“Rehabilitating orphan (special children) is one of the basic teachings of Islam, discussed at least three dozen times in the Quran. More so when an orphan is nearest of kin, responsibility doubles”, he adds. To make such women economically self reliant, Khan suggests certain collective measures like providing them suitable professions (crèche, orphanages, home-based-industry) and encouraging their re-marry.
Dr. Khurshid-ul-Islam, a well-known sociologist, says that her attachment to her first husband and children stops her remarrying. “Facts are facts, it is children who become the motivating force for her not to re-marry - otherwise it is permitted under Islam”.
“Being more sensitive and fragile to issues, she can’t face the situation and while facing the brunt of it she gets labeled, exploited and becomes the talk of the town. Automatically, she gets distressed,” says the sociologist adding, “She is already at the back of the bench when something happens here.”
According to Dr. Khurshid, she becomes the ‘forced’ bread winner or crusader in a society like Kashmir and a forced decision-maker, wherein she normally fails. On the economic aspect he says, “The majority of them voluntarily work in fields but now it’s a forced role”, adding, “I won’t call it economic empowerment. Her heart isn’t with it”.
Psychologically, as well women have suffered immensely over the past two decades. Mental health of women has deteriorated the most, particularly direct sufferers of conflict.
According to doctors at the Government Psychiatry Diseases Hospital, women constitute 62 percent of patients visiting it, says a report published by Jammu and Kashmir Coalition of Civil Society (J&KCCS), a human rights group. Hundreds of women, it says, have no idea of medical counseling and continue to suffer.
According to studies, most Kashmiris suffer from PTSD and are in need of treatment. As against 1,762 patients registered during 1990, number of patients who visited hospital in 2000 went up to 38,696 and nearly 48,000 in 2002, says the report, adding “before eruption of conflict in Kashmir in 1989 hardly any case of PTSD was reported”.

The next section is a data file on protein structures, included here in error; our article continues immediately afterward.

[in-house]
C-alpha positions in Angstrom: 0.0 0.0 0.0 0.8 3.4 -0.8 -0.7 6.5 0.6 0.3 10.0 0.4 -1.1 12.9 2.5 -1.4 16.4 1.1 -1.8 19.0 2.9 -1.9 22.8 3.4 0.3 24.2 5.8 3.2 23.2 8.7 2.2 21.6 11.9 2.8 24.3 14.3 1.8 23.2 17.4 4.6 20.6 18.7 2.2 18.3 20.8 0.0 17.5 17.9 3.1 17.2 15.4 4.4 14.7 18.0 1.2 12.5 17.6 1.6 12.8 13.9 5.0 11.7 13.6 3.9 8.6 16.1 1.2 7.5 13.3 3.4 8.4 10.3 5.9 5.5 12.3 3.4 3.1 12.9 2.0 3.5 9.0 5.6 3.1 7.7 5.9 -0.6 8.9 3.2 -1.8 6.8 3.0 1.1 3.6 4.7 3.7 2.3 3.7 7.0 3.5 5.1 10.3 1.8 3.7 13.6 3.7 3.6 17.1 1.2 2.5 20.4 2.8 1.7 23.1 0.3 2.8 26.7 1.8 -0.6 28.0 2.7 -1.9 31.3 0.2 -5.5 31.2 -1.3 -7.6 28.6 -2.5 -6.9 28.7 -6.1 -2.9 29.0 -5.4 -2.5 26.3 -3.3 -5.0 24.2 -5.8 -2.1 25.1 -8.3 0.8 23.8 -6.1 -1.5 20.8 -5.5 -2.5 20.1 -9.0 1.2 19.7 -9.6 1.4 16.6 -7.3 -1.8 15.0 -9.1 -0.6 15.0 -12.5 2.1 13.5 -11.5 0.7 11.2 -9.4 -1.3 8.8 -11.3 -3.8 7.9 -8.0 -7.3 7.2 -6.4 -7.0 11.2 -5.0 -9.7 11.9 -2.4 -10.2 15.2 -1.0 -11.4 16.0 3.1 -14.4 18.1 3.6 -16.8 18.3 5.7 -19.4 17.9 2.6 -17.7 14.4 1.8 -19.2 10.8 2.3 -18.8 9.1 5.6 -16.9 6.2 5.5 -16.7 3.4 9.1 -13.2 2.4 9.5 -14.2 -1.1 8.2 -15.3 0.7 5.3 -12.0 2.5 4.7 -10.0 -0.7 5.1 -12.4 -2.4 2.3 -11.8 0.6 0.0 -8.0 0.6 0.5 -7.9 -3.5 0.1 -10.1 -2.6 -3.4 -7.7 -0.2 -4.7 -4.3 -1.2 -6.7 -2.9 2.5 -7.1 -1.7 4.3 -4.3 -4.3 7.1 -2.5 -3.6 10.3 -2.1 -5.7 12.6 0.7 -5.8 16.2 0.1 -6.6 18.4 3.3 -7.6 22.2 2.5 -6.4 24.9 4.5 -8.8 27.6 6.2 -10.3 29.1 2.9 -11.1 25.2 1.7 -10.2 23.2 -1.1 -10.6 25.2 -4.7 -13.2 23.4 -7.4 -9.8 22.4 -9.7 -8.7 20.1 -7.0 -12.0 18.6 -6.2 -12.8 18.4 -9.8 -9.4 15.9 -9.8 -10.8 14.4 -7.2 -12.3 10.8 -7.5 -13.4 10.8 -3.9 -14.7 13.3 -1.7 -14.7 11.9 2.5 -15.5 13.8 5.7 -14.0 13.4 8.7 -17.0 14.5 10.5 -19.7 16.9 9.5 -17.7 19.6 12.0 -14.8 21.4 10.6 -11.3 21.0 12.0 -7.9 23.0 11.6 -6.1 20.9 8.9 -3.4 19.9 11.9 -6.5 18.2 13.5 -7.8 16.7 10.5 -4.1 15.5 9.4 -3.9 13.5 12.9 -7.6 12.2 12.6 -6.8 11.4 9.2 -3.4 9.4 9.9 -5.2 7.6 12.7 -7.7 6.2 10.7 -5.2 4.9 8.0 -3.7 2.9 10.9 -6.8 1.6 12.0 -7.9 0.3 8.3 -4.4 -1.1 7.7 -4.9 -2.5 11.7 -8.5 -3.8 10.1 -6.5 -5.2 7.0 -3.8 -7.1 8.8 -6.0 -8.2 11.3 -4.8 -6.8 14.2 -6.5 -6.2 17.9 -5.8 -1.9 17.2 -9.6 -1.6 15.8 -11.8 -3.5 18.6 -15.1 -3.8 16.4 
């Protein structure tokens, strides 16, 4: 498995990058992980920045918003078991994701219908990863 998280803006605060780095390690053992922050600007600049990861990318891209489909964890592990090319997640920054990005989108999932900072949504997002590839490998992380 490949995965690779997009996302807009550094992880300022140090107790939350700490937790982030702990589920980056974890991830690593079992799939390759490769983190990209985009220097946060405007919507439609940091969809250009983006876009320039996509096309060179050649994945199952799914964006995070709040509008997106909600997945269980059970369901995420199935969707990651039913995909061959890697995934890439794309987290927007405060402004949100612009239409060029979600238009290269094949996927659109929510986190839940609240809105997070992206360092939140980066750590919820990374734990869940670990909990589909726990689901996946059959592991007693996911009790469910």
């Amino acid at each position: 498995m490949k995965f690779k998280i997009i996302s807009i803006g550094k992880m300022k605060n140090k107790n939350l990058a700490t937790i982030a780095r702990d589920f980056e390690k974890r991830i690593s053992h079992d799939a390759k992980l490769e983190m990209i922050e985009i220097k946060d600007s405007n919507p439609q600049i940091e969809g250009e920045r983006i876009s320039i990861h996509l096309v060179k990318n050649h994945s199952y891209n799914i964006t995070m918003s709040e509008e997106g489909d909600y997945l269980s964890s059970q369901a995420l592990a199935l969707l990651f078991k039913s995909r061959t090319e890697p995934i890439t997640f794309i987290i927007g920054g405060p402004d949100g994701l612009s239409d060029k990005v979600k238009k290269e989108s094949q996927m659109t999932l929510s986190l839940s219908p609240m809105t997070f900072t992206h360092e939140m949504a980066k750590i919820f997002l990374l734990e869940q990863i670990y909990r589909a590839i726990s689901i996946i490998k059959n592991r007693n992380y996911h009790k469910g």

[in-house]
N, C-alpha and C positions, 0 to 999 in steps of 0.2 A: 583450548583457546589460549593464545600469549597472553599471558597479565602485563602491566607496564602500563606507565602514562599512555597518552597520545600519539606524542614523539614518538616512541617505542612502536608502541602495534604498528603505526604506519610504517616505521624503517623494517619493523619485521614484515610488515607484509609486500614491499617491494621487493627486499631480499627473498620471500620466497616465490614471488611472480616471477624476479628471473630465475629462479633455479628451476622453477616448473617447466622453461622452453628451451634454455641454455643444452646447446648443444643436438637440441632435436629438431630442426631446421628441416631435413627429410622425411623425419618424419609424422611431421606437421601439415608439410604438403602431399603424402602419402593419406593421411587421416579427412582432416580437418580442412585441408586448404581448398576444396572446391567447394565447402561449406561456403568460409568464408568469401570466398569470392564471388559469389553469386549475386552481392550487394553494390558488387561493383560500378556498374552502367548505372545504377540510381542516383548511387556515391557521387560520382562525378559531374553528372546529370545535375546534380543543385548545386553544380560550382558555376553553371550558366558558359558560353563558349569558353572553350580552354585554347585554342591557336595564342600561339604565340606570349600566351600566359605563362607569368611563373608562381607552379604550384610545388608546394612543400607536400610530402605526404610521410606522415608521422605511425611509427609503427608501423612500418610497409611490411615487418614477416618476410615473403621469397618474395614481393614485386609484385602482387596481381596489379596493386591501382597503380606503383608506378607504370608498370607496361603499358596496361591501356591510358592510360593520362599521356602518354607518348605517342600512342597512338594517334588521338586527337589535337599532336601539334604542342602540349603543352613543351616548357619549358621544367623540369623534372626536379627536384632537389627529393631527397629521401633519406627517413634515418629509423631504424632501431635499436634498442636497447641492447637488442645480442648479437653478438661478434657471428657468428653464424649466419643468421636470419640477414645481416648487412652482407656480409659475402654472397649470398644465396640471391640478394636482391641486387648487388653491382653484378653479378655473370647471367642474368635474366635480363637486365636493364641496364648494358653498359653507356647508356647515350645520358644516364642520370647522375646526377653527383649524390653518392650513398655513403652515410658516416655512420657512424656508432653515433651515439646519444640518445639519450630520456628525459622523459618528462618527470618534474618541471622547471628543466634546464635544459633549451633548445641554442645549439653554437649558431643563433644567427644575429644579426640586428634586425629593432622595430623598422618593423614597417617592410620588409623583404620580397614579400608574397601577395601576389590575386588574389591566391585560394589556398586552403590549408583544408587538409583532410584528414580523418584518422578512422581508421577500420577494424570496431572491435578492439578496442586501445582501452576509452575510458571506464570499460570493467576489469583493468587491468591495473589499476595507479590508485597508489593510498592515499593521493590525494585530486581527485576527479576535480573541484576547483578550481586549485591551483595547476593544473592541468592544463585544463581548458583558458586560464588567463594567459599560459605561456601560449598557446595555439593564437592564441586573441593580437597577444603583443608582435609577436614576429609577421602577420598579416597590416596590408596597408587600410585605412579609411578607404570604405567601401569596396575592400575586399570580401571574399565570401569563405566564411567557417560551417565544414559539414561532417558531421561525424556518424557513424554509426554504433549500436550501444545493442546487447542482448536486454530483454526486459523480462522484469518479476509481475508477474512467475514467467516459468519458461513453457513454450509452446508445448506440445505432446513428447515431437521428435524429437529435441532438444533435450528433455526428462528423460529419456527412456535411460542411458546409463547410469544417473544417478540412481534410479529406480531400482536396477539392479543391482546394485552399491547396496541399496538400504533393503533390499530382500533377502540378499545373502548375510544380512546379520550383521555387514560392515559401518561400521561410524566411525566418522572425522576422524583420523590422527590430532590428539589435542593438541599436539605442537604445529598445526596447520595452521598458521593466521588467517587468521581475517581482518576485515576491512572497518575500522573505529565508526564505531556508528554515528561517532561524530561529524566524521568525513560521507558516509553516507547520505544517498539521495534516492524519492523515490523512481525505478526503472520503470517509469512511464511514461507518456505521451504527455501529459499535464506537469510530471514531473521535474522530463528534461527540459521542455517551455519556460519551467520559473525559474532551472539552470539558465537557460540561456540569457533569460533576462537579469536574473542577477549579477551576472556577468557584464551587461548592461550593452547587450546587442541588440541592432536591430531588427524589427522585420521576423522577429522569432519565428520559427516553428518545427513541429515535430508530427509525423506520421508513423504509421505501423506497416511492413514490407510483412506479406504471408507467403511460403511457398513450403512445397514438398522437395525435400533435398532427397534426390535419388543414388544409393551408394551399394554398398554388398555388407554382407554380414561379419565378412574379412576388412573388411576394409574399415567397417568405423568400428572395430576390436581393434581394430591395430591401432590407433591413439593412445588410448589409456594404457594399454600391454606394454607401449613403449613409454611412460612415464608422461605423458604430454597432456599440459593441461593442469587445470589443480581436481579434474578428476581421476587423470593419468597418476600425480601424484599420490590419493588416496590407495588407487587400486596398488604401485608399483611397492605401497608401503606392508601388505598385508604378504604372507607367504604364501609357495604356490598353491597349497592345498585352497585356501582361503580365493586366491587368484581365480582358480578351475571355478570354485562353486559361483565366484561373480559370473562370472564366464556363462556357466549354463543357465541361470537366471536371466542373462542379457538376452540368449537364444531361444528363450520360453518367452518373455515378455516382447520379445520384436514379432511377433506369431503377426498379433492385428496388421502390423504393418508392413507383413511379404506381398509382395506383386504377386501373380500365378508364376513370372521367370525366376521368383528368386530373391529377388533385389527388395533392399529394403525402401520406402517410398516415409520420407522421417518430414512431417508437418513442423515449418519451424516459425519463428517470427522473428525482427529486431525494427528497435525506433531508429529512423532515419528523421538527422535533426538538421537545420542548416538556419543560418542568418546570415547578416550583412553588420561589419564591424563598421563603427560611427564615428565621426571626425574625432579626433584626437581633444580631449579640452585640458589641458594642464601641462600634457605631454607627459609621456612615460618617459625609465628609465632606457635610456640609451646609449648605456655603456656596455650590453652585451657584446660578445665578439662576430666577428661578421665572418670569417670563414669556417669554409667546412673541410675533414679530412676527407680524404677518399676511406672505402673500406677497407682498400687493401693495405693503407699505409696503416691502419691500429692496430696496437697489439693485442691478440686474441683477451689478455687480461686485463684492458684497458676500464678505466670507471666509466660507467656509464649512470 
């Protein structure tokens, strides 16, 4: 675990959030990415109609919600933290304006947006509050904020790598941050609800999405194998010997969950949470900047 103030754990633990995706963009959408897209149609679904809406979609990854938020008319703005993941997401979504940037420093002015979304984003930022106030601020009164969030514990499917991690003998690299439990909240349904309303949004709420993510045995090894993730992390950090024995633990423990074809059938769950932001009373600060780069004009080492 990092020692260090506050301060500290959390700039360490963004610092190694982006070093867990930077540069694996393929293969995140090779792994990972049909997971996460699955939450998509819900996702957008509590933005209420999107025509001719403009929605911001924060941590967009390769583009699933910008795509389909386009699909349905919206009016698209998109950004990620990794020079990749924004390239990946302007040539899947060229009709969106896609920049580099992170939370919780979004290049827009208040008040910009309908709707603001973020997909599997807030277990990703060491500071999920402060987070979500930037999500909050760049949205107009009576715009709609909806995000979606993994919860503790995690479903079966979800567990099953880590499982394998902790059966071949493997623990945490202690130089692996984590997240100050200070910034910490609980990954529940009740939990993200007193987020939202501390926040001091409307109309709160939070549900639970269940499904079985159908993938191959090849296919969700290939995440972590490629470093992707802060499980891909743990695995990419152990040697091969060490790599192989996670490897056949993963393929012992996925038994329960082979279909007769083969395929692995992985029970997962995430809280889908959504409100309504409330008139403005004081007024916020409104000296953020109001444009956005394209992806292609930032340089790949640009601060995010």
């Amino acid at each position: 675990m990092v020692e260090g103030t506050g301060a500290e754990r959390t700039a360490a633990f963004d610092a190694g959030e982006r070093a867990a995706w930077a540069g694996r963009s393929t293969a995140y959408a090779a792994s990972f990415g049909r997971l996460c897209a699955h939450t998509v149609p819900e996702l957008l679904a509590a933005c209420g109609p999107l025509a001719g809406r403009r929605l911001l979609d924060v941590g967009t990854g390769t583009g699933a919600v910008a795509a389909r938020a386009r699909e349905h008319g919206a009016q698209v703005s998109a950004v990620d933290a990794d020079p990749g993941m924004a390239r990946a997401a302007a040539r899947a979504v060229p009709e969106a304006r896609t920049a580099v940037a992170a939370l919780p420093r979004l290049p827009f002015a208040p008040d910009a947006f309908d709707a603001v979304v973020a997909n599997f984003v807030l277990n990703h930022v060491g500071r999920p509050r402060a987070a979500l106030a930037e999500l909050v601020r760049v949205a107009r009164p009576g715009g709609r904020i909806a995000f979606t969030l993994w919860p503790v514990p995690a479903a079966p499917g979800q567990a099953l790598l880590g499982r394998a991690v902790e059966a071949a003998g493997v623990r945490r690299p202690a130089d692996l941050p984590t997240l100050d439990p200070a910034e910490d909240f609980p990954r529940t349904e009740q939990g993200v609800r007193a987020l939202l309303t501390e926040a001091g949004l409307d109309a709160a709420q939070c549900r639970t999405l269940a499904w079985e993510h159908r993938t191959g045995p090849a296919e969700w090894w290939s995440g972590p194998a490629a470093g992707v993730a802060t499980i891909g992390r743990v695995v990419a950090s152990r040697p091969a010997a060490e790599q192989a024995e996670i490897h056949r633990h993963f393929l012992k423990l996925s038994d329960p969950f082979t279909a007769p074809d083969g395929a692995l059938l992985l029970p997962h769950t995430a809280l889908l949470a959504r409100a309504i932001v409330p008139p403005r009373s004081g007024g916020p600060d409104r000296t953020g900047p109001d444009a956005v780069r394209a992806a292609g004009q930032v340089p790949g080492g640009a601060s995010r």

According to Medecins Sans Frontiers, MSF (Doctors Without Borders), a private international medical and humanitarian organization, counseling can help to understand the problem and treatment through counseling is psychological and a process that might continue for a certain time period depending upon severity, intensity, complexity, duration of problem and likewise.
PTSD and Major Depressive Disorder (MDD) are common psychiatric disorders found in an orphanage, almost exclusively in female children. Younger age, being female and lower socio-economic class are believed to be other risk factors for PTSD, says the study, “Psychiatric disorders among children living in orphanages-Experience from Kashmir.”
Psychologists believe that not only physical, cognitive, emotional and behavioural reactions occur under stressful situations but relationships get strained, accidents become common after severe stresses followed by danger of alcohol and drug abuse.
MSF believes that areas of armed conflict and mass violence generally give rise to stressful situations that can be difficult to cope up with. “Violence has touched each family here, in a way or other, which leads to detrimental effects on well-being of people”.
- Afsana Rashid Bhat is a journalist based in Srinagar, Jammu and Kashmir-India. Author of the book, “Waiting for justice: Widows and Half-widows”She is a recipient of the Sanjoy Ghose Humanitarian Award, Sanjoy Ghose Media fellowship (2006-07) by Charkha Communications Development Network - New Delhi, UN Population Fund-Laadli Media Award and Grass-root Innovation Augmentation Network (GIAN) – Media Awards-2007. She was also awarded a fellowship in 2005 for her work on impact of conflict on the subsistence livelihoods of marginalized communities in Kashmir by Action Aid India.